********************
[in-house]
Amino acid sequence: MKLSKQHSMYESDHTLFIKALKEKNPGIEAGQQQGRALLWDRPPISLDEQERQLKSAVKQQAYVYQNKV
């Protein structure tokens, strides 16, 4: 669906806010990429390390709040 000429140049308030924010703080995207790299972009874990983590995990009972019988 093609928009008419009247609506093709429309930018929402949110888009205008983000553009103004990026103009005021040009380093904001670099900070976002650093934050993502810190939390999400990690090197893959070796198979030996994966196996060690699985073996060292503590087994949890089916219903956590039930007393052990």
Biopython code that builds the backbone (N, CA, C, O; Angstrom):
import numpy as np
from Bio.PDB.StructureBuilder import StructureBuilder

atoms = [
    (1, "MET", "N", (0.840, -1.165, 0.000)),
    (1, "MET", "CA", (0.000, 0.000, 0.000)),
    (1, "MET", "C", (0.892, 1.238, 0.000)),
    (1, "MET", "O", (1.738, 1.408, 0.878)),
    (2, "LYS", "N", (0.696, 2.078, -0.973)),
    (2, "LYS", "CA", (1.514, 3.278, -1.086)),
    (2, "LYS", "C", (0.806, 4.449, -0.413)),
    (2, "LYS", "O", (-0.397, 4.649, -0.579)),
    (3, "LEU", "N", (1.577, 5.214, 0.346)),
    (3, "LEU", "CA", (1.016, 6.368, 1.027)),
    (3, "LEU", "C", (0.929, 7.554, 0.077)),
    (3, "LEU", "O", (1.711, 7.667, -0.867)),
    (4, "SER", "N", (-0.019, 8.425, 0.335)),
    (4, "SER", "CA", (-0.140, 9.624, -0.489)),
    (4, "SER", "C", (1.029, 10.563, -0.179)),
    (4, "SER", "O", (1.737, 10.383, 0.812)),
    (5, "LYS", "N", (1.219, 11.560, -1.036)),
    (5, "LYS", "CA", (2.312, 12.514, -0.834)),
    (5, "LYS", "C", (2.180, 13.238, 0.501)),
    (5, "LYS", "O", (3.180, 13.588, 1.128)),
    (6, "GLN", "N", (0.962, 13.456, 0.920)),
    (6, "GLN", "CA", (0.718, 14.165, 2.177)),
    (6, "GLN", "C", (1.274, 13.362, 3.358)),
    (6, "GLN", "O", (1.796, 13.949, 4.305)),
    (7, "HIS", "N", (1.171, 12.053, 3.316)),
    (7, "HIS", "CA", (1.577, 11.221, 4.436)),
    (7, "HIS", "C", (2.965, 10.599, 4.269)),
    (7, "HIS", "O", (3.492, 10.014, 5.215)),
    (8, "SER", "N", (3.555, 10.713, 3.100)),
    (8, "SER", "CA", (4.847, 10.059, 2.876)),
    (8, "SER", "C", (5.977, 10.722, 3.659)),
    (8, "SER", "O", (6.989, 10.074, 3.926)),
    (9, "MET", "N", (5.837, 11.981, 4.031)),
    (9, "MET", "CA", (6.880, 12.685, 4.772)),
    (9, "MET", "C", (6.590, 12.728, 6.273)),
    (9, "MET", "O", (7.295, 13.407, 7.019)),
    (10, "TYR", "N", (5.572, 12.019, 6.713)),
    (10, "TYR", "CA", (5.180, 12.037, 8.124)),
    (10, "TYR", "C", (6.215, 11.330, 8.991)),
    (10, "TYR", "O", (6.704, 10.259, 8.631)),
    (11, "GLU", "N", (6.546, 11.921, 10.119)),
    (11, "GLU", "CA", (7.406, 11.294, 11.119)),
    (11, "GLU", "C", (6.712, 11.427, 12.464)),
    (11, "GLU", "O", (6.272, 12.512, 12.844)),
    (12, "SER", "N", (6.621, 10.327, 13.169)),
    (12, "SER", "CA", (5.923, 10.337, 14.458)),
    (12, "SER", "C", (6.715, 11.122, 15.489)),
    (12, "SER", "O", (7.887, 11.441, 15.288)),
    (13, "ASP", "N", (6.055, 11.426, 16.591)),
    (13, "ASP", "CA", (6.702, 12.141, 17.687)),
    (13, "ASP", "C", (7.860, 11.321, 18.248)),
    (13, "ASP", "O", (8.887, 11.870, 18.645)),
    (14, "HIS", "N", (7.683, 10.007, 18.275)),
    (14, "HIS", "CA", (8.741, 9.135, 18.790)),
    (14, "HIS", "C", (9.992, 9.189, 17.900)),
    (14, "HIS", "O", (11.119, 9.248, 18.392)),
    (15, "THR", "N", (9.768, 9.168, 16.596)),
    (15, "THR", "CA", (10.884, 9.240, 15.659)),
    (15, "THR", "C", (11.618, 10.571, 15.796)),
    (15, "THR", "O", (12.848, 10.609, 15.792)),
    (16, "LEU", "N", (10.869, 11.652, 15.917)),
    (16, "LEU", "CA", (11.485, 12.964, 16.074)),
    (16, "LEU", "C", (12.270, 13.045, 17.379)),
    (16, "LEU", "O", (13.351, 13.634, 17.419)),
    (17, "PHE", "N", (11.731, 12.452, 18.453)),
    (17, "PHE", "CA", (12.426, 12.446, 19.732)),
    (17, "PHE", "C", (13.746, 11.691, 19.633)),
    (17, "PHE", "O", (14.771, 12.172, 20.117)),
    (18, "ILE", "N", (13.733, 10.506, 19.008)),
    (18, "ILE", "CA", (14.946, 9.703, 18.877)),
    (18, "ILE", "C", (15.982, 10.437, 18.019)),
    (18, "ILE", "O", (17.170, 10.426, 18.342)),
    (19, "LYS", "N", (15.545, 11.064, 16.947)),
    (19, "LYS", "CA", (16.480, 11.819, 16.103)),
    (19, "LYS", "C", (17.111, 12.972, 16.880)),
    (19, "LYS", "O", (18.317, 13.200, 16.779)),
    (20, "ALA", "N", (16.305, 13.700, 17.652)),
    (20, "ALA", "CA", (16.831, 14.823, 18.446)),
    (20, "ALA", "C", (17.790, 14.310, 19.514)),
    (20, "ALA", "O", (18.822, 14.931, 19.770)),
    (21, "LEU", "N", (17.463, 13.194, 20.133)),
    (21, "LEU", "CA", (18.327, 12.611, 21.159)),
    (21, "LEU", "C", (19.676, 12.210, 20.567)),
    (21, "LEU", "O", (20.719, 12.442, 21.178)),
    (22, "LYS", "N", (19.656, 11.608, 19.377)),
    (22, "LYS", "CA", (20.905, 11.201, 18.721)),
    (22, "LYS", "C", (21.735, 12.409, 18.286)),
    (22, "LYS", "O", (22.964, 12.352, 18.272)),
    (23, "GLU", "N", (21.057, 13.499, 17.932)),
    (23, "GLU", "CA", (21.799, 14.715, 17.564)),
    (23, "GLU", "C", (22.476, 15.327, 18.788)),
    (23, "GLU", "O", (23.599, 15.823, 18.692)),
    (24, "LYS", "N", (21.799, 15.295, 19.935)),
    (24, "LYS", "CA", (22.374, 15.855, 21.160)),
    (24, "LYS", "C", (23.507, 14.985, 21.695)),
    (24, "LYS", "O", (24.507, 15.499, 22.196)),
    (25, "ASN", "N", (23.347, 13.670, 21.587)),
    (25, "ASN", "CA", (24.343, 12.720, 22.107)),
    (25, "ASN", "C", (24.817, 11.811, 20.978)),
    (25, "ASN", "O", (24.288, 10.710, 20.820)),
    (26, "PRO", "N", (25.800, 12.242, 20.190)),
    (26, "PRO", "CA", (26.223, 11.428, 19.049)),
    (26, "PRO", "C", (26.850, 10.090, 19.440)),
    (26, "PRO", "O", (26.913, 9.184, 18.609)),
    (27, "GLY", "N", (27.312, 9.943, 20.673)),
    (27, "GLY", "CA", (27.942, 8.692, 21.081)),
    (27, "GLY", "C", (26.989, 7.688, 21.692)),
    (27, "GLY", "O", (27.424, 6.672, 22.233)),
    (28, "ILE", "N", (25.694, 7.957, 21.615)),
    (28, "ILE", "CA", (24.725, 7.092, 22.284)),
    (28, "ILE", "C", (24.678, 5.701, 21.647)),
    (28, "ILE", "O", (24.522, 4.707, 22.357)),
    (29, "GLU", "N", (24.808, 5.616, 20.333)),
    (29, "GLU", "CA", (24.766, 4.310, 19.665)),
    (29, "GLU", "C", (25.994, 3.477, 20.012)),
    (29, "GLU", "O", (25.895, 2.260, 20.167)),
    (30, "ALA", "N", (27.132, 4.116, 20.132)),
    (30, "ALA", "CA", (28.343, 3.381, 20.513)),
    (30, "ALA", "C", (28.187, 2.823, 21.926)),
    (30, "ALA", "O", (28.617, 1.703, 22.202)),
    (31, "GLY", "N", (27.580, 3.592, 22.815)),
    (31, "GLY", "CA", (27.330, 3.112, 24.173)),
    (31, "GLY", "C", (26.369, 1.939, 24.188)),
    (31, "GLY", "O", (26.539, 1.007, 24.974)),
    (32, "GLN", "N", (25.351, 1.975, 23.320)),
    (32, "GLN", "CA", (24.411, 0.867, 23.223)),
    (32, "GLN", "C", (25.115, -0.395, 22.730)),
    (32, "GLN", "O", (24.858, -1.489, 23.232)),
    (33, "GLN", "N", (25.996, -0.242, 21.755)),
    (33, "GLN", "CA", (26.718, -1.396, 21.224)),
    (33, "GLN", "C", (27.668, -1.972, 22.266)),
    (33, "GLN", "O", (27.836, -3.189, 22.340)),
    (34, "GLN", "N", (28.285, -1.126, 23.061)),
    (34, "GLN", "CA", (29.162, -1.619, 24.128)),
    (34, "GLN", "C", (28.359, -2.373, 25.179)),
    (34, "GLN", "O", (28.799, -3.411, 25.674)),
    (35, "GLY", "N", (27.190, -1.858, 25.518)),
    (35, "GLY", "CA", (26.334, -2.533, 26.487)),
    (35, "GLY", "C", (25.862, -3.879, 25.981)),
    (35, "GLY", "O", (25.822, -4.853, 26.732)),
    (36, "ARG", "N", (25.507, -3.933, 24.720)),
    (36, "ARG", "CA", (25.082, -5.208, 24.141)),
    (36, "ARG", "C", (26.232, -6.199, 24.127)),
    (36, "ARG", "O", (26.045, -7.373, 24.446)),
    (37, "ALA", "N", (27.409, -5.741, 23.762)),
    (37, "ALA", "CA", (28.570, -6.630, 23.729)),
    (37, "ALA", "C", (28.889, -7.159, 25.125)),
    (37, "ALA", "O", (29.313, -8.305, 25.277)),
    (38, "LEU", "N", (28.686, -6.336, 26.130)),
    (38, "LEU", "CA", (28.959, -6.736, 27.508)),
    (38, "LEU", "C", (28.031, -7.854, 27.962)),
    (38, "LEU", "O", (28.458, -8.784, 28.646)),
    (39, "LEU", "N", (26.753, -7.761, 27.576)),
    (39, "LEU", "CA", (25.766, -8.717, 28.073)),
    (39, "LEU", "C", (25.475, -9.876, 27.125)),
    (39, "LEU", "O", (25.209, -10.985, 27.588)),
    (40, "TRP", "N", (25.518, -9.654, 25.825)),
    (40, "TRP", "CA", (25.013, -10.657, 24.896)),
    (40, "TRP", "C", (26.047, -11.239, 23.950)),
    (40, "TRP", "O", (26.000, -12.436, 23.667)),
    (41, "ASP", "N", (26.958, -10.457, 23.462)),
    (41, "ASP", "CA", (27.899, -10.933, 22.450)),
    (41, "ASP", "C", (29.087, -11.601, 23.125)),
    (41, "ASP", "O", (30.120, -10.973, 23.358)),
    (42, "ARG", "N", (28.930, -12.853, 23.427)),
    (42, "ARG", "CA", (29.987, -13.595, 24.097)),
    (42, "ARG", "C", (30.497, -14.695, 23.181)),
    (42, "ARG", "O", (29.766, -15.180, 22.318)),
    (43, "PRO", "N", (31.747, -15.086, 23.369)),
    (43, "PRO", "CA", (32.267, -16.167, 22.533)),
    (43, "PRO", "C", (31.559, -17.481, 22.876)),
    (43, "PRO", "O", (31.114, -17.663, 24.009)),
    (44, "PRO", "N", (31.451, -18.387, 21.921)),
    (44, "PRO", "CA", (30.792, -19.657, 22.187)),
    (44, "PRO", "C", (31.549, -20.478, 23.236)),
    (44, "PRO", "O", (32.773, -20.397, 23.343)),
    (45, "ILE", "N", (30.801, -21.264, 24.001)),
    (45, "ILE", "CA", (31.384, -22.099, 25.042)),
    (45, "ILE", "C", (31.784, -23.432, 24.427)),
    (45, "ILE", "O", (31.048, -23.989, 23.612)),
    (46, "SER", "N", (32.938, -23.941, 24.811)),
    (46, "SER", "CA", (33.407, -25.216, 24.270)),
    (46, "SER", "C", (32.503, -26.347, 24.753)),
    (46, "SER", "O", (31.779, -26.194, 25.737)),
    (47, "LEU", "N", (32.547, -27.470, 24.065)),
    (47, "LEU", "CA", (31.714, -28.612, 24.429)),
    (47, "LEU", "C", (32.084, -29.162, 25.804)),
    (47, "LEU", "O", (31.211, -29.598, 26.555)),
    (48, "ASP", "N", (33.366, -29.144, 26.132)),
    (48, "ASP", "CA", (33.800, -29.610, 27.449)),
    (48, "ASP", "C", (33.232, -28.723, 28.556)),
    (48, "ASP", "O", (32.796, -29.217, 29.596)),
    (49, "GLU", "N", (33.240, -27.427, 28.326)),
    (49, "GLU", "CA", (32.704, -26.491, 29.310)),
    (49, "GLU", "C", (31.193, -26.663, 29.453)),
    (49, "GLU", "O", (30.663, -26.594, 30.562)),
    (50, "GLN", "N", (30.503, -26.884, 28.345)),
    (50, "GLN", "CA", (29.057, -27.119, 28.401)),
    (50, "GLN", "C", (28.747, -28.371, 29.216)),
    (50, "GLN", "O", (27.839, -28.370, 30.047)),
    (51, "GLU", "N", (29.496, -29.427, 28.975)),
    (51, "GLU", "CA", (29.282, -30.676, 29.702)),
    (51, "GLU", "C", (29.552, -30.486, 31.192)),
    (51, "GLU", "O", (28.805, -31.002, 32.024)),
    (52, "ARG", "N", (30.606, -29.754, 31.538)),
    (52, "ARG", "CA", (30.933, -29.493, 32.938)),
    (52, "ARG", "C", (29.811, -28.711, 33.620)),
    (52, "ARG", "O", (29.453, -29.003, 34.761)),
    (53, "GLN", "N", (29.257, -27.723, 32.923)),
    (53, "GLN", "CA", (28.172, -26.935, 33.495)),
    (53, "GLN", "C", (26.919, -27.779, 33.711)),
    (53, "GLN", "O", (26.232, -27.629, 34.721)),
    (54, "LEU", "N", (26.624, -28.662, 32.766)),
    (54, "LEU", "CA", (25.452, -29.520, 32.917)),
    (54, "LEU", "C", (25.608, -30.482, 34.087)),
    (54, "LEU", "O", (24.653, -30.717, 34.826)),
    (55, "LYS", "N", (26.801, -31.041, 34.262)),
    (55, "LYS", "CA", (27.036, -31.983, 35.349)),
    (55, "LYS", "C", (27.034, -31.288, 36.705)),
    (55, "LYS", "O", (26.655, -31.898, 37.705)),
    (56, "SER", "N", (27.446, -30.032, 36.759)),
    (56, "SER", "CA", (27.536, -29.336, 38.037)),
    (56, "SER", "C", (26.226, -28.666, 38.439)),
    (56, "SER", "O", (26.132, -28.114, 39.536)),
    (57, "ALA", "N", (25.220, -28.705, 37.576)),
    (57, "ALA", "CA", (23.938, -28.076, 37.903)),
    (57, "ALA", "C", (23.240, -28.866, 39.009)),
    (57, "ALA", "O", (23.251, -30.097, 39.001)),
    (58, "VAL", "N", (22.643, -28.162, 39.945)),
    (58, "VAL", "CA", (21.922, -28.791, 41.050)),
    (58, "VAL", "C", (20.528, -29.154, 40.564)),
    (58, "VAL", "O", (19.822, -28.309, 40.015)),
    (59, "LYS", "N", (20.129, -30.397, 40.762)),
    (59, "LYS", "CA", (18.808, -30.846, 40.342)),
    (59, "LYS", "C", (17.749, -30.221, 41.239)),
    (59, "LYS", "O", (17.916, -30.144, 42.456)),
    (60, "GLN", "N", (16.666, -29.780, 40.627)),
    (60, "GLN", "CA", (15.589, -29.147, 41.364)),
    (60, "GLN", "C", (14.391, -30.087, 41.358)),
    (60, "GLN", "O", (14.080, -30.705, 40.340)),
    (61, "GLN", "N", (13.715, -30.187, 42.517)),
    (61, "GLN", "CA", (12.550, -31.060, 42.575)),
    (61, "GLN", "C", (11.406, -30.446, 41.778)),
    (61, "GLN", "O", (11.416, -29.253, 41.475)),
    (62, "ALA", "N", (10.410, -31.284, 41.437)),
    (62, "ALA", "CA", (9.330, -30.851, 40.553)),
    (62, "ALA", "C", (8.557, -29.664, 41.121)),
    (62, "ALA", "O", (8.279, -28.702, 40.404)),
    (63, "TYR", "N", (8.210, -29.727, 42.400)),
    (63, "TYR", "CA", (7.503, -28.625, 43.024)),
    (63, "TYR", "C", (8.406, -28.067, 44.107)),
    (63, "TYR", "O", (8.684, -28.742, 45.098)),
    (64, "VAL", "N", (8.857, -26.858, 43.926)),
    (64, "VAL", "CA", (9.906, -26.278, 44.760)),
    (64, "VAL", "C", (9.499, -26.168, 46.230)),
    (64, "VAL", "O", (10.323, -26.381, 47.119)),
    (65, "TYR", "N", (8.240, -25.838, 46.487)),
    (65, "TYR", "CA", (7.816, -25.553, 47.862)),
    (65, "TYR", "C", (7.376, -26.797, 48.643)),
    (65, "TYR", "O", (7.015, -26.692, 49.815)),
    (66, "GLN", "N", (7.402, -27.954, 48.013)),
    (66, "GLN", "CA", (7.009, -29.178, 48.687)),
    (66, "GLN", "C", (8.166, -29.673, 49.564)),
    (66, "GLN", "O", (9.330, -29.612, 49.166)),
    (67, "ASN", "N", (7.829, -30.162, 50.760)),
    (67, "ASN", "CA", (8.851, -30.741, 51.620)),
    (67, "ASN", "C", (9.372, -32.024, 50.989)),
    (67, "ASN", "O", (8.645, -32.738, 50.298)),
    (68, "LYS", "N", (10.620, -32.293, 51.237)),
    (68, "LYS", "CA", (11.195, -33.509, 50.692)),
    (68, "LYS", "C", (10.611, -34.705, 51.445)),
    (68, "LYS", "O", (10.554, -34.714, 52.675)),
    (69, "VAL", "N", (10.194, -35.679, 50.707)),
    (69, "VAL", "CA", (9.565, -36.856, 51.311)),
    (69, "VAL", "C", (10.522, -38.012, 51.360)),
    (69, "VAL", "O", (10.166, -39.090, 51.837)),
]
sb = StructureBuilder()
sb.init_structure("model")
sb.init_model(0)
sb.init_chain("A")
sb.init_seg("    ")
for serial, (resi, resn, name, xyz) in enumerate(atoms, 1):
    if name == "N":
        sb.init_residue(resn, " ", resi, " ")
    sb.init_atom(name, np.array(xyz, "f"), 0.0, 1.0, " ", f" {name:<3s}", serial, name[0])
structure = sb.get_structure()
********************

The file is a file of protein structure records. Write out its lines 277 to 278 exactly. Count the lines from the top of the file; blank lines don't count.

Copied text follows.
    (68, "LYS", "CA", (11.195, -33.509, 50.692)),
    (68, "LYS", "C", (10.611, -34.705, 51.445)),